“It was nice because my scenes were quite wordy and long, which I really like.”
The movie, in fact, is a very funny version of the original story in which you play Captain Harville, an energetic seaman who joins the company of the Elliot family for a few rendezvous. What was your first reaction when you read the script? And what was the first question you asked the director about it?
I remember reading this scene where he somehow challenges Anne, and one of their conversations may be read as an argument and he may be read as contrary, and I remember asking Carrie [Cracknell]: “What do you think Captain Harville’s after and what’s the tone of this? And what’s the tone of him in general?”. I think what’s really important about that part – and this does reflect in the book and in every portrayal of Harville – is that he’s a very open, kind, and honest person whom everybody likes, and it’s weird to play someone whom people just love being around; so, I remember Carrie telling me:
“Don’t read into the fact that he’s arguing, it’s not an argument, he’s just genuinely challenging people, he tends to bring out the best in people”.
He’s subtly very clever and very emotionally intuitive, and that’s why he and Anne get on so well because they’re the same, they’re both watching people and notice things that other people maybe don’t notice, and they both are kind and loving people. I think that was what I had to learn through it because I tend to lean toward playing dicks a lot, I quite like to find the nastiness in characters, so it was a new challenge for me to find a character in whom there was no real nastiness: I couldn’t fall into that corruption of being sneaky or Machiavellian in a way that a lot of characters that I’ve played before are. He was just happy to be there, as was I, so it wasn’t hard to act!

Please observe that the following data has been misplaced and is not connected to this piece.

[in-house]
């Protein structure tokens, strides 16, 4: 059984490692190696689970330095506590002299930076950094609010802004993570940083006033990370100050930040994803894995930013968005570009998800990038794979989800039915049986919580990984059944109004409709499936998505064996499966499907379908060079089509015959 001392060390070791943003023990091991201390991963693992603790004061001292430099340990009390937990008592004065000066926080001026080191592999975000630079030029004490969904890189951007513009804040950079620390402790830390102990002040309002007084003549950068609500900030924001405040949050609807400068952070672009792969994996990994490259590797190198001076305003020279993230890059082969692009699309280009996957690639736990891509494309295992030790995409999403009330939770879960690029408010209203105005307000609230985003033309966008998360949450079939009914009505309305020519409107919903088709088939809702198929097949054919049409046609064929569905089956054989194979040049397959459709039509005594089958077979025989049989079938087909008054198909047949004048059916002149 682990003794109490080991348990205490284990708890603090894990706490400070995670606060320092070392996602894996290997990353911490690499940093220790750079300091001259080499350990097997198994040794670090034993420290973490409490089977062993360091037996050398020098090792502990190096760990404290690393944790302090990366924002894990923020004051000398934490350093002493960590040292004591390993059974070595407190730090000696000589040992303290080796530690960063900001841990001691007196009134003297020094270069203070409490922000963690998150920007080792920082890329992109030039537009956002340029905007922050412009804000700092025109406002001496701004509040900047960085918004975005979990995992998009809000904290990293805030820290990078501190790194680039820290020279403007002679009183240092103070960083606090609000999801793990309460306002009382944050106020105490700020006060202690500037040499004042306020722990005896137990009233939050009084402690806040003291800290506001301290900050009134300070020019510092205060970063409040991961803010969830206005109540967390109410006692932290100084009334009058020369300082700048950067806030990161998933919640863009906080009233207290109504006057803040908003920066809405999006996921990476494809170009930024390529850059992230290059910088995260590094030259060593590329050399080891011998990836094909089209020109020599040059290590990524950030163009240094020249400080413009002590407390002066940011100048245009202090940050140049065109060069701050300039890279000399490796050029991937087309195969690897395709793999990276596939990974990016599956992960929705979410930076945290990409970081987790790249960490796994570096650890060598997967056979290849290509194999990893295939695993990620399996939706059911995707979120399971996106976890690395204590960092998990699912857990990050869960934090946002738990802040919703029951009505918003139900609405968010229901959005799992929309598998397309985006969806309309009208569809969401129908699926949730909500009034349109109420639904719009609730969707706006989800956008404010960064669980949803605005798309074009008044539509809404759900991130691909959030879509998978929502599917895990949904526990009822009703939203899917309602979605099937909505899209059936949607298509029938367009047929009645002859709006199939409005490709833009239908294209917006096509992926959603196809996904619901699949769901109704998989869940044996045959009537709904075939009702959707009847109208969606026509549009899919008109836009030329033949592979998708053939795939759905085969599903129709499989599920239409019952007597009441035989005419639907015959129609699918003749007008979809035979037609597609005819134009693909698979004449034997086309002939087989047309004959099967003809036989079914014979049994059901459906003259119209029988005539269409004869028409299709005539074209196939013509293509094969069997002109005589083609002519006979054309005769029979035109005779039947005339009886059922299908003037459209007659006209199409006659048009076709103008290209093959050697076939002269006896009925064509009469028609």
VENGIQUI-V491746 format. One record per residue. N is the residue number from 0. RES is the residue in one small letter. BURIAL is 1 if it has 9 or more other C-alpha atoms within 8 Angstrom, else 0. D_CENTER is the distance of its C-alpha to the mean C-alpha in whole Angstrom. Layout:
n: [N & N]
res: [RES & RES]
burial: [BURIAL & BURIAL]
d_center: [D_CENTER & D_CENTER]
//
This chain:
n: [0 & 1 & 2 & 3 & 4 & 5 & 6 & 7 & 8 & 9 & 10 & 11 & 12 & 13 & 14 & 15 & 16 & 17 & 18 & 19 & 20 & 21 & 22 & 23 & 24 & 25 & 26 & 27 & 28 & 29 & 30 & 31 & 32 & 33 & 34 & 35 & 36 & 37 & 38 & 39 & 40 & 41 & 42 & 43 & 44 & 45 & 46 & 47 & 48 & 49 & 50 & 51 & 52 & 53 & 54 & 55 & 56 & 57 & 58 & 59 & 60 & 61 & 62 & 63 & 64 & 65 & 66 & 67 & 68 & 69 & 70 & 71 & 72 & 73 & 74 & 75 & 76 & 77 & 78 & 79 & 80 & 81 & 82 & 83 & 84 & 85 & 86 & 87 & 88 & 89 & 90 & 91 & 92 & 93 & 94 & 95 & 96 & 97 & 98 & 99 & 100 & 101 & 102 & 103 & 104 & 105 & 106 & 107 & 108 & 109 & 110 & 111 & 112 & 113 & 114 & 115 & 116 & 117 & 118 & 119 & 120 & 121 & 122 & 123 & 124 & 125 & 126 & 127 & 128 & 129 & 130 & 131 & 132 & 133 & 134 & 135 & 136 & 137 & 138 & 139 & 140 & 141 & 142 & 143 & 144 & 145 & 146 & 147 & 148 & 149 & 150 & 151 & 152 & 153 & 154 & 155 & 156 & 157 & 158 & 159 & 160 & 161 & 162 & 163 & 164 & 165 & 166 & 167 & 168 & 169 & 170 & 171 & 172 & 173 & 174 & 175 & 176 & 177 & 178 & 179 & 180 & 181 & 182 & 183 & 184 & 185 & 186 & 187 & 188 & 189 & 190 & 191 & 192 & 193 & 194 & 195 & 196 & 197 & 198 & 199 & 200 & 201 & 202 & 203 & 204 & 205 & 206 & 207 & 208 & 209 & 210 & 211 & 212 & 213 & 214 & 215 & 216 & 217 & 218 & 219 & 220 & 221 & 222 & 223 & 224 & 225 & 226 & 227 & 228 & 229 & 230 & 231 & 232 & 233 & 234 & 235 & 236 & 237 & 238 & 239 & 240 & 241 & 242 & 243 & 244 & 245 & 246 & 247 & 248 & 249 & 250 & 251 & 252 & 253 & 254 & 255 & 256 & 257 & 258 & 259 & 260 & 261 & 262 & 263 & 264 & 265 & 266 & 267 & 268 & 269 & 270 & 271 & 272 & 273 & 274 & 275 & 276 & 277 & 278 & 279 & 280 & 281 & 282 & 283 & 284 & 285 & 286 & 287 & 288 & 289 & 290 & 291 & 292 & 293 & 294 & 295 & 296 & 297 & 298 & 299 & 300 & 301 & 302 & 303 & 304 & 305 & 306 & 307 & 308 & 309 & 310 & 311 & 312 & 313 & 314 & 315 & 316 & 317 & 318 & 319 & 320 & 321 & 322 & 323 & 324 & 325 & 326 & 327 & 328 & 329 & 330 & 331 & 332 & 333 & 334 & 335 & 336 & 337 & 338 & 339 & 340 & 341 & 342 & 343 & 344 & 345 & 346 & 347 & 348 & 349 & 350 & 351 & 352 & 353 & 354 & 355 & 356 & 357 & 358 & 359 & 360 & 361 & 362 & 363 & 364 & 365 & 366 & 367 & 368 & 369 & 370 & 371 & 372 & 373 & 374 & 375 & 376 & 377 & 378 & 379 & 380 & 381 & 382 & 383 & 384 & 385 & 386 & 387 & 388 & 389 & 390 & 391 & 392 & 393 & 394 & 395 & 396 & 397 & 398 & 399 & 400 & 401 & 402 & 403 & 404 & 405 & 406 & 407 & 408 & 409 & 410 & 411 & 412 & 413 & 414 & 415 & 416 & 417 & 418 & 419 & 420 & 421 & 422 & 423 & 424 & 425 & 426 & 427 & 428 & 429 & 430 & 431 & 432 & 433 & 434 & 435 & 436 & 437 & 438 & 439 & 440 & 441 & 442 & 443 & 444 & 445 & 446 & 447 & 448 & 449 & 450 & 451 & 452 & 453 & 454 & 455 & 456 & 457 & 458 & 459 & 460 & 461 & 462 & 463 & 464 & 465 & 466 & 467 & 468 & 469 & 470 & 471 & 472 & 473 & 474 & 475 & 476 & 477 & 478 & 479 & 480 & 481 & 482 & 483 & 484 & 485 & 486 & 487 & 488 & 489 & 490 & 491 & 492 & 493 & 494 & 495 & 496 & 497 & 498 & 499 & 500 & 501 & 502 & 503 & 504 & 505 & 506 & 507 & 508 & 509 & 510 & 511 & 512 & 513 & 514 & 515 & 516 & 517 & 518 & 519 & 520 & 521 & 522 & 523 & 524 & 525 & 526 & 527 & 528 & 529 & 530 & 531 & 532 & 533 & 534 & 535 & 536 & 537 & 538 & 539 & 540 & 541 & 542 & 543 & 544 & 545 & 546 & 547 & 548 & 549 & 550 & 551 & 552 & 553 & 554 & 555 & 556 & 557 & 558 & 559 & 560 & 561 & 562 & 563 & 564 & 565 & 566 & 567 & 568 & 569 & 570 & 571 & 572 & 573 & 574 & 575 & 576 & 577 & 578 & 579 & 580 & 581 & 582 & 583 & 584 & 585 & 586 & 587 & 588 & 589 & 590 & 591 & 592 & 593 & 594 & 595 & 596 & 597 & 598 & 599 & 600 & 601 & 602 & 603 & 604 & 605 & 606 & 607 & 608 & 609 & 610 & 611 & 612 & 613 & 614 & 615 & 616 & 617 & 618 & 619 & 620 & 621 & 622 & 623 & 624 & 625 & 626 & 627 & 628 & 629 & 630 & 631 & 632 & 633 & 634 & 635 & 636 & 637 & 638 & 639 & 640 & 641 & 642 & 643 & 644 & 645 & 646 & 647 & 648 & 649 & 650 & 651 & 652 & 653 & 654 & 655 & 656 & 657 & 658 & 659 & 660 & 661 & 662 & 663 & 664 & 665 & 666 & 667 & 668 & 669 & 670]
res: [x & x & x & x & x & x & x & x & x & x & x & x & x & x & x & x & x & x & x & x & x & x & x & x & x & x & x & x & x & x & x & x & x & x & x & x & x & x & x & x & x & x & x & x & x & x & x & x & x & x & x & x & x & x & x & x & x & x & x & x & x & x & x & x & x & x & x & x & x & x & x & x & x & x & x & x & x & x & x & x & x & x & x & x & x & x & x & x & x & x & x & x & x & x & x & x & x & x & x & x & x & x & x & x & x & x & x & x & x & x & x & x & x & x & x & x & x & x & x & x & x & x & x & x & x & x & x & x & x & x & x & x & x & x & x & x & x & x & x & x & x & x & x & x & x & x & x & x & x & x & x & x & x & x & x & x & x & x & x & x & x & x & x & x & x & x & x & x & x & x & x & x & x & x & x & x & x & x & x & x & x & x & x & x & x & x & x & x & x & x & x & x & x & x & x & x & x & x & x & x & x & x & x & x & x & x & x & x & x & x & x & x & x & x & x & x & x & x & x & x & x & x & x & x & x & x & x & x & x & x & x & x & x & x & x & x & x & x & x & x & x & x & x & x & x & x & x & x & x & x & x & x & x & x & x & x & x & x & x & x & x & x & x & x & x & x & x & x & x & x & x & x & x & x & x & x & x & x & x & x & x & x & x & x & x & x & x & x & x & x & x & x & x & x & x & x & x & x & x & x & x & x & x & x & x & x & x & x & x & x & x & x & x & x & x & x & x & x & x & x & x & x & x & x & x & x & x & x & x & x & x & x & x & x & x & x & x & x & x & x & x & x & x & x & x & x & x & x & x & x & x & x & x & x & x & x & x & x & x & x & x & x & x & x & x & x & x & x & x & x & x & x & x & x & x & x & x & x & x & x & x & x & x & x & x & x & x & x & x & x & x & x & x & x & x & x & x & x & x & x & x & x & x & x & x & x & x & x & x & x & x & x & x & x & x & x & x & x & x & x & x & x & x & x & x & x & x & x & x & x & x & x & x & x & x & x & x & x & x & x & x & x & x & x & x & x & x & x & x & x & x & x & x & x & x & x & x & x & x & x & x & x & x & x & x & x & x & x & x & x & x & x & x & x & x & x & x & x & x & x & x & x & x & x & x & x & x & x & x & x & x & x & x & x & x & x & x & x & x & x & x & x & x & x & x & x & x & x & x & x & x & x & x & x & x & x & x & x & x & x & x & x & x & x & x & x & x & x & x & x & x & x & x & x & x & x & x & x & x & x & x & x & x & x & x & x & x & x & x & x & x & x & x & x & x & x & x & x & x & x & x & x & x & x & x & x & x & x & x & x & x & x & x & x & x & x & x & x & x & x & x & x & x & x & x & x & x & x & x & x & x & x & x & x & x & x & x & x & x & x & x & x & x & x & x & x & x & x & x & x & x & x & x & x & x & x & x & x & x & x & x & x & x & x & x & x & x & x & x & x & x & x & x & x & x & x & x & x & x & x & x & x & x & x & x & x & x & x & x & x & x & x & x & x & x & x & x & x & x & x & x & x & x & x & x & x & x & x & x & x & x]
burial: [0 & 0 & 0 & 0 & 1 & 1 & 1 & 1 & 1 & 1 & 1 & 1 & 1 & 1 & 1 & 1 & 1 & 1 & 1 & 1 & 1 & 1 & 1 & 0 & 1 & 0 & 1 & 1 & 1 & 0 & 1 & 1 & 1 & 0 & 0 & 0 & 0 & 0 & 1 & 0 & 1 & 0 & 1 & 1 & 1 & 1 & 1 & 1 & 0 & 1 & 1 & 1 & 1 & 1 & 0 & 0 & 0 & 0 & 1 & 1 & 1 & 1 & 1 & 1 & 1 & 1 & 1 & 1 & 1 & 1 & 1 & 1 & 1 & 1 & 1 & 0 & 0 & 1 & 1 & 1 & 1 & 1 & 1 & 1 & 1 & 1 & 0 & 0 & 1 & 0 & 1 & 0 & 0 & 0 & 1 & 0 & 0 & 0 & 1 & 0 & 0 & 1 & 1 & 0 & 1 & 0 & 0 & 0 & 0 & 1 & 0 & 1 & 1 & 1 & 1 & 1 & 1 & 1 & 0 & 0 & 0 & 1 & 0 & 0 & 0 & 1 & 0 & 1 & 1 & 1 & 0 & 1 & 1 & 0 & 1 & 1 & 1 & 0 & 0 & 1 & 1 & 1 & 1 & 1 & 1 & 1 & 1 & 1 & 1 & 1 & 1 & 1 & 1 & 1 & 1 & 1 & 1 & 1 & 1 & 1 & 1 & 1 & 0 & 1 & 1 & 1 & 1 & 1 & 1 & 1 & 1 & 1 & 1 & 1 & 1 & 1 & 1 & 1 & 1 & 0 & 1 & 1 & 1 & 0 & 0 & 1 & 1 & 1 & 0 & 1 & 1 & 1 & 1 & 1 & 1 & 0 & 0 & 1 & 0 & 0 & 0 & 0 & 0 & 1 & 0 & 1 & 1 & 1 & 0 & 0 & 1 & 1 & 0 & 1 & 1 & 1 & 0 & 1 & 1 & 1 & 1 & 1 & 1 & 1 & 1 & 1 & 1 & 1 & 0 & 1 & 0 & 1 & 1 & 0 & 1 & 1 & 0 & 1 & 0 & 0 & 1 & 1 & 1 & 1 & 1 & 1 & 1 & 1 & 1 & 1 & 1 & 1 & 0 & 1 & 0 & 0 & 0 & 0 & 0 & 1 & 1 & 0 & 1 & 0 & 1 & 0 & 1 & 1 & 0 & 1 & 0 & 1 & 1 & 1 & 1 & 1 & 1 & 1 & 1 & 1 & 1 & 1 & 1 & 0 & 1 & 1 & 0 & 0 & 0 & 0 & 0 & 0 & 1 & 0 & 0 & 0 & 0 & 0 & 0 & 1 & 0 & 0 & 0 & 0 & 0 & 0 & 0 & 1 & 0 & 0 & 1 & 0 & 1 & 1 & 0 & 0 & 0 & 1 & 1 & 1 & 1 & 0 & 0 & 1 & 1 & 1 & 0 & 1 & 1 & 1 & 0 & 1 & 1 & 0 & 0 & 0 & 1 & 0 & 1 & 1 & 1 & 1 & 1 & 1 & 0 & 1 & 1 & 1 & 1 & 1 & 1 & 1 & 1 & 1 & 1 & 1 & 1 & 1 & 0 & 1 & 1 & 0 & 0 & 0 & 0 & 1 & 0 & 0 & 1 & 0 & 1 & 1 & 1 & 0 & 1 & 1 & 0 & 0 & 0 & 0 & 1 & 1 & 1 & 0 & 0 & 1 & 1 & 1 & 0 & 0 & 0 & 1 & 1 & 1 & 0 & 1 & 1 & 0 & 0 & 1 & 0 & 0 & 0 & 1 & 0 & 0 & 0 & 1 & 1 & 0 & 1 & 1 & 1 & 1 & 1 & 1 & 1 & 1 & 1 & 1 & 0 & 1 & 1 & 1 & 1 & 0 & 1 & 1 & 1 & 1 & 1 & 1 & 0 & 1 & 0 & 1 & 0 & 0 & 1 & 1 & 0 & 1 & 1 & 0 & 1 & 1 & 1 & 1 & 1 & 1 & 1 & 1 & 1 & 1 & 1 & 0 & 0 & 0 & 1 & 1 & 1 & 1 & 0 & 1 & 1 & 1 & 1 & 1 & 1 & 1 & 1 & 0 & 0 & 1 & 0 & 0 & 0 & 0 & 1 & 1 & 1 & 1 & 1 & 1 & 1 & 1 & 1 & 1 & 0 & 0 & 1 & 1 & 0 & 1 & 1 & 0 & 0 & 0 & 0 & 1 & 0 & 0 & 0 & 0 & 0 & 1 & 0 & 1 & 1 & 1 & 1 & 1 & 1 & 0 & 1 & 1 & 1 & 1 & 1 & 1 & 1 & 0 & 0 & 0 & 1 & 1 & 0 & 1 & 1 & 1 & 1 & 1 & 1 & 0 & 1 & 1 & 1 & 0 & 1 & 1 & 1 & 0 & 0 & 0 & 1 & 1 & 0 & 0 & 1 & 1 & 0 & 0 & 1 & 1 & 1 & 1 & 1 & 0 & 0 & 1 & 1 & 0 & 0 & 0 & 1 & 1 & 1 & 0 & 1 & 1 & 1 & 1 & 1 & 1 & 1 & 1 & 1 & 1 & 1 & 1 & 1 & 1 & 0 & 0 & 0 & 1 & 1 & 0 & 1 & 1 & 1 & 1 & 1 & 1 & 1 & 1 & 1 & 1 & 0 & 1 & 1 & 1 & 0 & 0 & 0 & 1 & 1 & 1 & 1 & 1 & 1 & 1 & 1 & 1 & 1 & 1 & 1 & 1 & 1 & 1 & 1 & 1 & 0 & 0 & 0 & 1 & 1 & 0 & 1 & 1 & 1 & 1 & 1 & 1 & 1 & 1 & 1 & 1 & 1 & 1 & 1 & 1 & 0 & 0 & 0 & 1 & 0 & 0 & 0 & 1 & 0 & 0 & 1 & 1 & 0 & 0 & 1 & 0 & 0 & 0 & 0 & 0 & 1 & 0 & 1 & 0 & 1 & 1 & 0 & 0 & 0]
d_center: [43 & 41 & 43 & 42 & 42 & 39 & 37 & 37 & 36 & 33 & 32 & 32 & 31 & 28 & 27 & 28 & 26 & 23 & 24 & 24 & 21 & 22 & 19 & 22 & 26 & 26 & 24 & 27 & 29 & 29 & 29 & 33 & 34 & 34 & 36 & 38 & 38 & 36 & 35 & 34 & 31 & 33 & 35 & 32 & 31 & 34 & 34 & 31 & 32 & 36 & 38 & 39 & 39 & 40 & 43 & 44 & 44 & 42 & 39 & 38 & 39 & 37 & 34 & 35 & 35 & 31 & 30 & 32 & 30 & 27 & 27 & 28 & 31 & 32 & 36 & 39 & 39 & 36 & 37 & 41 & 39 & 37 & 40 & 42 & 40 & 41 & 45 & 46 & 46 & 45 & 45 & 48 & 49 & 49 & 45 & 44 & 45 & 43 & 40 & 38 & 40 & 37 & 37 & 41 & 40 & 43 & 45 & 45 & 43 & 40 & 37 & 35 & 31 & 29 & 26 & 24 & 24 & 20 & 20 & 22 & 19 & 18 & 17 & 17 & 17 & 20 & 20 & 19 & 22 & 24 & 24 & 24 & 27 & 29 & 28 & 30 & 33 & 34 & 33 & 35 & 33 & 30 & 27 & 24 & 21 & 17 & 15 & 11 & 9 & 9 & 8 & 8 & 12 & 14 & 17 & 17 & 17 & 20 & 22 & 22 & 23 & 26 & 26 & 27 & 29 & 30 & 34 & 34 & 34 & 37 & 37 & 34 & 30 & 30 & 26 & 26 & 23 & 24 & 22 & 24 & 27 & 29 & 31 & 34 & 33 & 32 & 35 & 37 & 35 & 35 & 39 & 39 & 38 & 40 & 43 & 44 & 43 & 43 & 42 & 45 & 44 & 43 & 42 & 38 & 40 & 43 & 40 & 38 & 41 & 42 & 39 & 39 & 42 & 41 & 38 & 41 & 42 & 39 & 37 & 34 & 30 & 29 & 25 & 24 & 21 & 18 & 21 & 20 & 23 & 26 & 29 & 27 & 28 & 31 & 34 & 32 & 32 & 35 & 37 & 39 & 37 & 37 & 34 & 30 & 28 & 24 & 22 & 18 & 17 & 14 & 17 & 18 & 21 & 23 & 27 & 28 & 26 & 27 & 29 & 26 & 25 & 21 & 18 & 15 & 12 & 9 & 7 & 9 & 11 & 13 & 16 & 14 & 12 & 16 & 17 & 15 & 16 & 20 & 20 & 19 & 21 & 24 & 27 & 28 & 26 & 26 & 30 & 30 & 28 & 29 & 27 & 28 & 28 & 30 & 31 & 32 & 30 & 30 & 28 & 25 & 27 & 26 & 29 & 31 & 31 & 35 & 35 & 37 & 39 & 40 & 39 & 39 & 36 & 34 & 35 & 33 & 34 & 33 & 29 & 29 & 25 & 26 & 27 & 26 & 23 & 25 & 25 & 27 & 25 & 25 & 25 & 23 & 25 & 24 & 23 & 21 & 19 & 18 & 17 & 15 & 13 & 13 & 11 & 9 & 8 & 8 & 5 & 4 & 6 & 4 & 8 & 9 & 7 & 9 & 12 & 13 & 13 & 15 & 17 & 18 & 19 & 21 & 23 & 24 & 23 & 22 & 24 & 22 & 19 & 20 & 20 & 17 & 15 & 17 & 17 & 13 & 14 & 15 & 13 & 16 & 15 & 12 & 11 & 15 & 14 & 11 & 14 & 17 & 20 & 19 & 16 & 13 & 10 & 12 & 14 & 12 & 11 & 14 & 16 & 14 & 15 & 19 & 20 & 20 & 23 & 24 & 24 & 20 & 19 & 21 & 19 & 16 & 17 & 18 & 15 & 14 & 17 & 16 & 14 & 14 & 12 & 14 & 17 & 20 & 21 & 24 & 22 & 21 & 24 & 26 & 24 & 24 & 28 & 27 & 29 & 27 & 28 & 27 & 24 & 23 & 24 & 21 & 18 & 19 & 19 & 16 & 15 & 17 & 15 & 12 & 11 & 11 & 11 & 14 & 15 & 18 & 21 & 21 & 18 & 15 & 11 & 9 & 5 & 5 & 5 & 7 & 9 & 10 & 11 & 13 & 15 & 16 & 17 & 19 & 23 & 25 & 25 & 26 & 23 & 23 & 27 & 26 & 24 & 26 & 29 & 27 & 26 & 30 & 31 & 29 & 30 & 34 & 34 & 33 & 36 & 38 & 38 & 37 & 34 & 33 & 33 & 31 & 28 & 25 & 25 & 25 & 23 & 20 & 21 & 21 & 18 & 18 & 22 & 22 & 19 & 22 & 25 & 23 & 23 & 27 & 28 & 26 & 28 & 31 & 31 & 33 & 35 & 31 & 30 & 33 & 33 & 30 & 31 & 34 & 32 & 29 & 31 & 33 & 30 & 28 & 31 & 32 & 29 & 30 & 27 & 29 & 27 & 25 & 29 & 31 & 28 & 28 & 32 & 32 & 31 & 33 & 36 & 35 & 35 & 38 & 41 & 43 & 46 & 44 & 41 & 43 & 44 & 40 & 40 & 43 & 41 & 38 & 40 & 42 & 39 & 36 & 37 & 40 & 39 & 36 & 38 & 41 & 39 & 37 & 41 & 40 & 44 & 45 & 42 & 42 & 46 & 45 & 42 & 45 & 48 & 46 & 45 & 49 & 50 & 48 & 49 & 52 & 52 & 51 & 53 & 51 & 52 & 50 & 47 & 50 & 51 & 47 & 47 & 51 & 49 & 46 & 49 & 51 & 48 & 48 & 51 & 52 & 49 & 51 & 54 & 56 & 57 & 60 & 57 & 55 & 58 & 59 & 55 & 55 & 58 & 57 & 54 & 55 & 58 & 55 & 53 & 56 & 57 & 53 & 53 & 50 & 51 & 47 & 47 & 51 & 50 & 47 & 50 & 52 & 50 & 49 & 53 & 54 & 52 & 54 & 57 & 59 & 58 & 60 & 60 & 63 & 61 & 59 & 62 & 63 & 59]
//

How did you approach your character? Were you rather rational or emotional?
I was more rational.
Often, there’s not much information in the script about the characters that I play, and all we know is what we hear them say. So, I don’t overthink characters too much. When you play big roles, you have to go with it from a more emotional angle, and you have to find more empathy, but generally, with the supporting roles, I think, “I’m just going to pretend to be them” [laughs] so I go in it more pragmatically: this is the information we’ve got, I don’t want to over-complicate it because overcomplicating hasn’t served me in the past. I think there’s room for that in bigger roles, where the audience would see loads of sides of the character. But because I’ve got quite used to and enjoy playing supporting roles, I like the mystery of it – I just do what I see on the page, and then the audience is going to interpret it however they want. I think there’s real fun in being quite ambiguous and not being obvious, and not overthinking everything, not putting too much thought into it.
There’s this Harold Pinter interview where somebody asks him why he wrote a character in a certain way and what the character is thinking at a certain point in the writing, and he answers something like, “It’s none of your fucking business! Work it out, I’m not going to tell you.” [laughs] That makes it more real-life because rarely, in real life, or only if you’re super comfortable with someone, would they say something and you would say back, “Why are you saying that? What’s the thought behind you saying that?”, that’s quite a confrontational thing to do and most of the time we don’t do that. So, it’s more like real-life if you don’t really know what the thoughts are behind, and you have to fill in the gaps yourself, and I think that’s fun. I try just to do it and let whoever is watching make their decisions about it.